Meanwhile, a look at the petition in CA-G.R. SP No. 98397, now G.R. No. 186211, would show that the petitioners interposed the same issues in their appeal: (1) the subject land is not within the commerce of men, hence, the MOA is void; (2) the petitioners are under estoppel to deny its liability under the MOA; (3) Mayor Vergara has no authority to sign the MOA prior to its approval by the Sanggunian; and (4) there is no basis for the lower court to award attorney's fees and damages.39chanrobleslaw
Since these issues did not merit the attention of the Court in G.R. No. 186211, the Court will now put all these issues to rest.
ONE. The alleged encumbrance in the respondents' title and the interpretation and application of Section 5040 of P.D. No. 1529 are no longer novel since this Court had already made a definitive ruling on the matter in the case of Republic of the Philippines v. Ortigas and Company Limited Partnership,41 where the Court ruled that therein petitioners' reliance on Section 50 of P.D. No. 1529 is erroneous since it contemplates roads and streets in a subdivided property, not public thoroughfares built on a private property that was taken from an owner for public purpose. A public thoroughfare is not a subdivision road or street.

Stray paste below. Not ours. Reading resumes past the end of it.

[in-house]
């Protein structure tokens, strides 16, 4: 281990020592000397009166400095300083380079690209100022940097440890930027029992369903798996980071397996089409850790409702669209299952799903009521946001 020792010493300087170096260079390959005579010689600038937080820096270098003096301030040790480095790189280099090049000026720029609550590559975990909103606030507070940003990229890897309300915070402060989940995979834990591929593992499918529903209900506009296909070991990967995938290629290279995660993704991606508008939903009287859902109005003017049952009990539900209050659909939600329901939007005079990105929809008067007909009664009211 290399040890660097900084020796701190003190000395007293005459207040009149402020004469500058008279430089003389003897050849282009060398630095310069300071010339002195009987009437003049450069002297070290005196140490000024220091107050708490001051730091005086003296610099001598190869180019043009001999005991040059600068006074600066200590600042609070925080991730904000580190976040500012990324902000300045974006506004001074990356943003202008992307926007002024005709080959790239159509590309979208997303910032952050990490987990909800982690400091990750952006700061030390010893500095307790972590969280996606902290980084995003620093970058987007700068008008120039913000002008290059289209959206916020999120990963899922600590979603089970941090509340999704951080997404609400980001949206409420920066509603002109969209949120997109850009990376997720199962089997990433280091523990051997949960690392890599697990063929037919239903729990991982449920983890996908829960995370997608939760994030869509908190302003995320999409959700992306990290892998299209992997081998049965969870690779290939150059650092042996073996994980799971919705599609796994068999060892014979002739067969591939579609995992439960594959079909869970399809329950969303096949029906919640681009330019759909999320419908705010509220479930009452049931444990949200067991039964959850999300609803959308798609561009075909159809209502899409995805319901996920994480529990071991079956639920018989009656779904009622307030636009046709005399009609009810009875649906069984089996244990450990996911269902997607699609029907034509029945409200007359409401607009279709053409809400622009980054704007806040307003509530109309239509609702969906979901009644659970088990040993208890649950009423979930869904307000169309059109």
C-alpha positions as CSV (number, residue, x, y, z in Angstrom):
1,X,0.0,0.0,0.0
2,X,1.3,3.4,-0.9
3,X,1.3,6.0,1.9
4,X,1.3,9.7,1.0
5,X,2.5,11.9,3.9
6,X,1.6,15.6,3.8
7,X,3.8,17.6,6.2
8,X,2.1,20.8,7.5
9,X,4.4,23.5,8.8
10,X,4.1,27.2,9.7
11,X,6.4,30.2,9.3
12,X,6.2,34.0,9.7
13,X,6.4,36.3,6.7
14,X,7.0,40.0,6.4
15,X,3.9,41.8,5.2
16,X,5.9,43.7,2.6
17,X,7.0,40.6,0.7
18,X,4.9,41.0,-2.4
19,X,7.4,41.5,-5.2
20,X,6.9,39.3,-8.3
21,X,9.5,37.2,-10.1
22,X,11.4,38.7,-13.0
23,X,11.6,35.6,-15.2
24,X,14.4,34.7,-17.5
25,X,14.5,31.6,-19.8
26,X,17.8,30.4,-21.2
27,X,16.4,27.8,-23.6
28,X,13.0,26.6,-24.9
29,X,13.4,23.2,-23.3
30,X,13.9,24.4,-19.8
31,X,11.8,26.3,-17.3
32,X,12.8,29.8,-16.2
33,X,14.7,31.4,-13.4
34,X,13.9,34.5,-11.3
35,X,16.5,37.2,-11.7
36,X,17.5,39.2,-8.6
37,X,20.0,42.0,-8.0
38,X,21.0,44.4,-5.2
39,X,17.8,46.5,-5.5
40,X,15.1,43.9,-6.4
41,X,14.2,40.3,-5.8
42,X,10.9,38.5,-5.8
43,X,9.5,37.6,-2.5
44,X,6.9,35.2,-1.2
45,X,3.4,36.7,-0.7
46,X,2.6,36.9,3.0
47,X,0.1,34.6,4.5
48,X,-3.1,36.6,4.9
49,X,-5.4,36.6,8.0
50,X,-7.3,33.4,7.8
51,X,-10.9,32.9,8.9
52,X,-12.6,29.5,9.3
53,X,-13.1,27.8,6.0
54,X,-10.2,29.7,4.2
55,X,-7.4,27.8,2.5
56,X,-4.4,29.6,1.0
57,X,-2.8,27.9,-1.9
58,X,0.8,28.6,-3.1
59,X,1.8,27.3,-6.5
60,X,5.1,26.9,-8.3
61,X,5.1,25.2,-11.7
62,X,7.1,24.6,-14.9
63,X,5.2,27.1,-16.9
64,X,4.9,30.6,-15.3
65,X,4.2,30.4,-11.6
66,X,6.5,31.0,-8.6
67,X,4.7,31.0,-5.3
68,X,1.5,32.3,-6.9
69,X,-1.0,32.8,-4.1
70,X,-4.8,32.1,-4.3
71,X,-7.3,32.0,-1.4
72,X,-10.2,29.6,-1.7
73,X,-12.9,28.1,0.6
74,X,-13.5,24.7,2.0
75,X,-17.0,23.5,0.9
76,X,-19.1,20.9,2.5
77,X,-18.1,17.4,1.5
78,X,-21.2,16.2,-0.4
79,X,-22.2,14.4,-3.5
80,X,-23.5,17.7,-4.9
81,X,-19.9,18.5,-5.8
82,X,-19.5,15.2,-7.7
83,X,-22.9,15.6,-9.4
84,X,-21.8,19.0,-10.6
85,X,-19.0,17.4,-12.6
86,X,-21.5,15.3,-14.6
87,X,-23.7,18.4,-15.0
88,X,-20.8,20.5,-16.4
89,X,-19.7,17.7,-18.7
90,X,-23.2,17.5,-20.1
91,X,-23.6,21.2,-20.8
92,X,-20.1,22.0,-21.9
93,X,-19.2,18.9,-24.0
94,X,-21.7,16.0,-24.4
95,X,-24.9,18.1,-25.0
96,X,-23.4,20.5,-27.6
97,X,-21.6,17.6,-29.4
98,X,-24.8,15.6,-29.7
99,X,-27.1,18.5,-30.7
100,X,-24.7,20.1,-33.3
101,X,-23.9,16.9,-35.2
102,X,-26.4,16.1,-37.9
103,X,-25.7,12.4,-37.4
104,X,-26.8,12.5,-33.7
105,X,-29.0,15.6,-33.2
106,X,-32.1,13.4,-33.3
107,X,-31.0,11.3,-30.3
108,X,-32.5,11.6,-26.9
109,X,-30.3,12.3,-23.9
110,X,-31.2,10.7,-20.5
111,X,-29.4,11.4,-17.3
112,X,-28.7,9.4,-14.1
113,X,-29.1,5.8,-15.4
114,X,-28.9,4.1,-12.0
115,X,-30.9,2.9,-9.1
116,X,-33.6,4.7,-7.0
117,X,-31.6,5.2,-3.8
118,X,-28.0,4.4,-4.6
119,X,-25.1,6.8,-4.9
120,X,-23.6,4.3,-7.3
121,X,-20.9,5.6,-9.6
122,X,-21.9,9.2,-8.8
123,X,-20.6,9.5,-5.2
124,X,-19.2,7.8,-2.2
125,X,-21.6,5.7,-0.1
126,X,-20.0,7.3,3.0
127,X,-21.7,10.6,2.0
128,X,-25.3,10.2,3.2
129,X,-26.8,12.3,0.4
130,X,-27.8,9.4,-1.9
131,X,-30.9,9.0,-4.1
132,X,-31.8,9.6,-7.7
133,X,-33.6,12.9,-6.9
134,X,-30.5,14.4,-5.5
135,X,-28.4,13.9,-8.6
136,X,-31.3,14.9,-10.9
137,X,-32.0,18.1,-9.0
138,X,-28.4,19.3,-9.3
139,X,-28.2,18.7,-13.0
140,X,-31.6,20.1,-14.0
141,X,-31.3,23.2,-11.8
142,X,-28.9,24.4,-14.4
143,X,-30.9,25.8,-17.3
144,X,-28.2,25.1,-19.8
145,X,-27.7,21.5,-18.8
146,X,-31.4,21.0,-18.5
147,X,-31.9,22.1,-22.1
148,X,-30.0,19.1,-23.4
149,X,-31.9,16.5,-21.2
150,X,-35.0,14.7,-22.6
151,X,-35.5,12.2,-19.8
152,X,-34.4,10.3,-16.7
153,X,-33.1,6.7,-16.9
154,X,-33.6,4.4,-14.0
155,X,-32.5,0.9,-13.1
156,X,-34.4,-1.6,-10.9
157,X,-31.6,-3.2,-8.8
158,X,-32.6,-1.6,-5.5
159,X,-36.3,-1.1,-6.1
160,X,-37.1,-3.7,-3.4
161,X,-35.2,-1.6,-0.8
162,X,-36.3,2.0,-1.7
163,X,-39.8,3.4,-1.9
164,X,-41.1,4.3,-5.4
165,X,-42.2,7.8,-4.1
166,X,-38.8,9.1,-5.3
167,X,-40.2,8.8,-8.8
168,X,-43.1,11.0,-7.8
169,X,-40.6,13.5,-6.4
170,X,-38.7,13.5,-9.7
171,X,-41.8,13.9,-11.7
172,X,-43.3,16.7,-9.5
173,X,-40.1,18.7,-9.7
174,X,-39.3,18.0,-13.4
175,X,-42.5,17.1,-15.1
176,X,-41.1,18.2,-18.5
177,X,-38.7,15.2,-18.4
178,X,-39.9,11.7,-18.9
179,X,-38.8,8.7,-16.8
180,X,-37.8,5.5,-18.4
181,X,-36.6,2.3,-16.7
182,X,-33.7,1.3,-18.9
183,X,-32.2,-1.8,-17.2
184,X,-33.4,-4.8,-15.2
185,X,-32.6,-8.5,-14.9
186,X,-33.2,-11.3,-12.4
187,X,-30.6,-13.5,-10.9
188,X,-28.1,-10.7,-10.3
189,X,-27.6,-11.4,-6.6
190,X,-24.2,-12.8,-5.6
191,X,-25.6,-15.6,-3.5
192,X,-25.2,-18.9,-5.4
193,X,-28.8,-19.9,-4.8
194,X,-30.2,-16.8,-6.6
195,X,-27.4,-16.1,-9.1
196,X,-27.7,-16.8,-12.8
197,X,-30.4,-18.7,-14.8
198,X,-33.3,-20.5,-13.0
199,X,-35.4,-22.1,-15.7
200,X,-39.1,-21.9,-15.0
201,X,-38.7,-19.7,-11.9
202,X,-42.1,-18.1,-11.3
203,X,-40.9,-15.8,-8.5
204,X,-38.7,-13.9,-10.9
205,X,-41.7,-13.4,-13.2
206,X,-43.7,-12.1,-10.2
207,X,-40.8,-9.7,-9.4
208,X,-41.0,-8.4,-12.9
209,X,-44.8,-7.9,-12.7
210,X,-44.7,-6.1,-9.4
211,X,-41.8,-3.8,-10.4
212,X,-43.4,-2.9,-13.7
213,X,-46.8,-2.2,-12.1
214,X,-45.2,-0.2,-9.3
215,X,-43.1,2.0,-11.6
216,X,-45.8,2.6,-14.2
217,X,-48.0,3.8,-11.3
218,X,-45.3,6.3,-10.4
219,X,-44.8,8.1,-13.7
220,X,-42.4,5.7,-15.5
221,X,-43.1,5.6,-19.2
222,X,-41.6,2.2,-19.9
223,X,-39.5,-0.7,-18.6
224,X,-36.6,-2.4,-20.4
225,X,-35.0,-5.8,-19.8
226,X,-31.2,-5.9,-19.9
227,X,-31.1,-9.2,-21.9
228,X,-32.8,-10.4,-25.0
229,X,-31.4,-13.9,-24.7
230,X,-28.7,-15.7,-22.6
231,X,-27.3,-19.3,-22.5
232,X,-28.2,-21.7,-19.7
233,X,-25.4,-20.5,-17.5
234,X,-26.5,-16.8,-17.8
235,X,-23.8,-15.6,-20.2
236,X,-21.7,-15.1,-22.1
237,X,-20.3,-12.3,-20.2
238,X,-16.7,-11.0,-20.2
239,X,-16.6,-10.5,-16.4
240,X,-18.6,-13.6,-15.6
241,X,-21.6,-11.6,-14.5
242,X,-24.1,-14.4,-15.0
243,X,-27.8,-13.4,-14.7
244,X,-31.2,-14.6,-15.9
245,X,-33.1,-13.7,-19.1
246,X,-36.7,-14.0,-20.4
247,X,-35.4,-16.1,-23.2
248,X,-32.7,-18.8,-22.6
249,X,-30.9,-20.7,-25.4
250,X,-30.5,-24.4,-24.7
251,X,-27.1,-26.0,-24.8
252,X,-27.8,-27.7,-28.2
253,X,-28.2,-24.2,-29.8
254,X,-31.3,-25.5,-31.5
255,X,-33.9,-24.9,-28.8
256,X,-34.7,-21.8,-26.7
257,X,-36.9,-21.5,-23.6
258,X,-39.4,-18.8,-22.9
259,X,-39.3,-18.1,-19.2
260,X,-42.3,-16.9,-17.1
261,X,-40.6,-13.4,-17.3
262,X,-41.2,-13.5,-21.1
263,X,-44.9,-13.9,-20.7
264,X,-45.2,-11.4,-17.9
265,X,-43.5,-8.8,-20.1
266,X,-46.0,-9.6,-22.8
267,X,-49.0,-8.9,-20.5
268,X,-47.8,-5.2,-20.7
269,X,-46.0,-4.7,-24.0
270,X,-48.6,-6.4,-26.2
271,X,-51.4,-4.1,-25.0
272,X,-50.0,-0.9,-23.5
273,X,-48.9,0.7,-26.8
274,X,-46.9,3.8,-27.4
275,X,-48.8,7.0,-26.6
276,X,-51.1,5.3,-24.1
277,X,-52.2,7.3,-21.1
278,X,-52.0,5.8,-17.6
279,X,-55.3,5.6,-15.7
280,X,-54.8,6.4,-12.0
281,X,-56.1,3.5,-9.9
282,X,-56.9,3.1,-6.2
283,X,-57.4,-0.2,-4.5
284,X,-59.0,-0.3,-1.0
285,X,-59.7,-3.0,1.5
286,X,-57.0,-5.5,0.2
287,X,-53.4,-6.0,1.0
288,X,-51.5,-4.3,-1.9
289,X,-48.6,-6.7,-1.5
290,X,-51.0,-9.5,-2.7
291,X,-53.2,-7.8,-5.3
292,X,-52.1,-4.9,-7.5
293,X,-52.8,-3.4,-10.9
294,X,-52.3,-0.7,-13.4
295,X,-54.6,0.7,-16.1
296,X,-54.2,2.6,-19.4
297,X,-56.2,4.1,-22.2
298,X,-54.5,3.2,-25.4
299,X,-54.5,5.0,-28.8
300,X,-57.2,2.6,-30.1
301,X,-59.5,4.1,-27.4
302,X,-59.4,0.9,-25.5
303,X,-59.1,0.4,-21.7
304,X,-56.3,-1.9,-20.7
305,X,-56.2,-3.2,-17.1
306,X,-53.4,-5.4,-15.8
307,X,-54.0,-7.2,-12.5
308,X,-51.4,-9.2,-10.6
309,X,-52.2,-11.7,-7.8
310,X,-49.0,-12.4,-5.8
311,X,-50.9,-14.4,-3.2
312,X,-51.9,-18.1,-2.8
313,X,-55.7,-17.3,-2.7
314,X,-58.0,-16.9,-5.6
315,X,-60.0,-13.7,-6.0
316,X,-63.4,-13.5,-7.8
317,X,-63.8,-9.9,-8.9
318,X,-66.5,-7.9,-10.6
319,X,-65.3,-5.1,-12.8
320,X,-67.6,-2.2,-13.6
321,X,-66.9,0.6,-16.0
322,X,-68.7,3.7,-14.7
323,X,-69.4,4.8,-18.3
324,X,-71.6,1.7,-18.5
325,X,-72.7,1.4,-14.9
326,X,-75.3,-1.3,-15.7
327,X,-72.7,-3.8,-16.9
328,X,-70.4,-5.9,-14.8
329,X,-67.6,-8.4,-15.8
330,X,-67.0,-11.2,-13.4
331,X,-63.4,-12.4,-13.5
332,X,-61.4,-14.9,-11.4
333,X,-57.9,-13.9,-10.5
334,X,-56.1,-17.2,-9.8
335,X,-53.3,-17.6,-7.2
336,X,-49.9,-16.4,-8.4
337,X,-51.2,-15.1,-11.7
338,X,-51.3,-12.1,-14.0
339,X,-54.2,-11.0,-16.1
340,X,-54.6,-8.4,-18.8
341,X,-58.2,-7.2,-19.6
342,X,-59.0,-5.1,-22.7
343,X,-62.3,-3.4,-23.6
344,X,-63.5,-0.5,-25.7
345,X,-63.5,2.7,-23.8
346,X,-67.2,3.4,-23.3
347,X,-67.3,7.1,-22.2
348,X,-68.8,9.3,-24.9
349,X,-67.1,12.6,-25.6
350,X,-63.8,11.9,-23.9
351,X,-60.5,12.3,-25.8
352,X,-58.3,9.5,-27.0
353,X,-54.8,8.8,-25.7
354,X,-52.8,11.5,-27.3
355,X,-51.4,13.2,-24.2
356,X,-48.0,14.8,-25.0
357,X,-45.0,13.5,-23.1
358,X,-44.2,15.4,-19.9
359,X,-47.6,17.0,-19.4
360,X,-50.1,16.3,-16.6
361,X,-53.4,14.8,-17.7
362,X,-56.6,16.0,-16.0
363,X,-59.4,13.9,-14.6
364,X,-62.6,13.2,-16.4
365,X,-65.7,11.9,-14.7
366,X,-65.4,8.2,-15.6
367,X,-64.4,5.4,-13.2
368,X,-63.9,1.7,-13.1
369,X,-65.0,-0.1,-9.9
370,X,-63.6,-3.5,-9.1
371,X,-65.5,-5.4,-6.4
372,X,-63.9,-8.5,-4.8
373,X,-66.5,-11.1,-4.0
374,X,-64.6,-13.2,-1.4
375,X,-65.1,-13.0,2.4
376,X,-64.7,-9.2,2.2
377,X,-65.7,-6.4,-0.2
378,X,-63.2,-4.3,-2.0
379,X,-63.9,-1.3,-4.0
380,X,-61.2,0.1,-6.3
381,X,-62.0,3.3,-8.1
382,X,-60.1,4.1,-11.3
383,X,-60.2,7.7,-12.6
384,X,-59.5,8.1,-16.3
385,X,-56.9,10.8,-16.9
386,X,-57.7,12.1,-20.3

Section 50 contemplates roads and streets in a subdivided property, not public thoroughfares built on a private property that was taken from an owner for public purpose. A public thoroughfare is not a subdivision road or street.Apparently, the subject land is within the commerce of man and is therefore a proper subject of an expropriation proceeding. Pursuant to this, the MOA between the petitioners and the respondents is valid and binding. Thus, there is no need to discuss the matter of the petitioners' estoppel or the authority of Mayor Vergara to sign the MOA.
x x x x
Delineated roads and streets, whether part of a subdivision or segregated for public use, remain private and will remain as such until conveyed to the government by donation or through expropriation proceedings. An owner may not be forced to donate his or her property even if it has been delineated as road lots because that would partake of an illegal taking. He or she may even choose to retain said properties. If he or she chooses to retain them, however, he or she also retains the burden of maintaining them and paying for real estate taxes.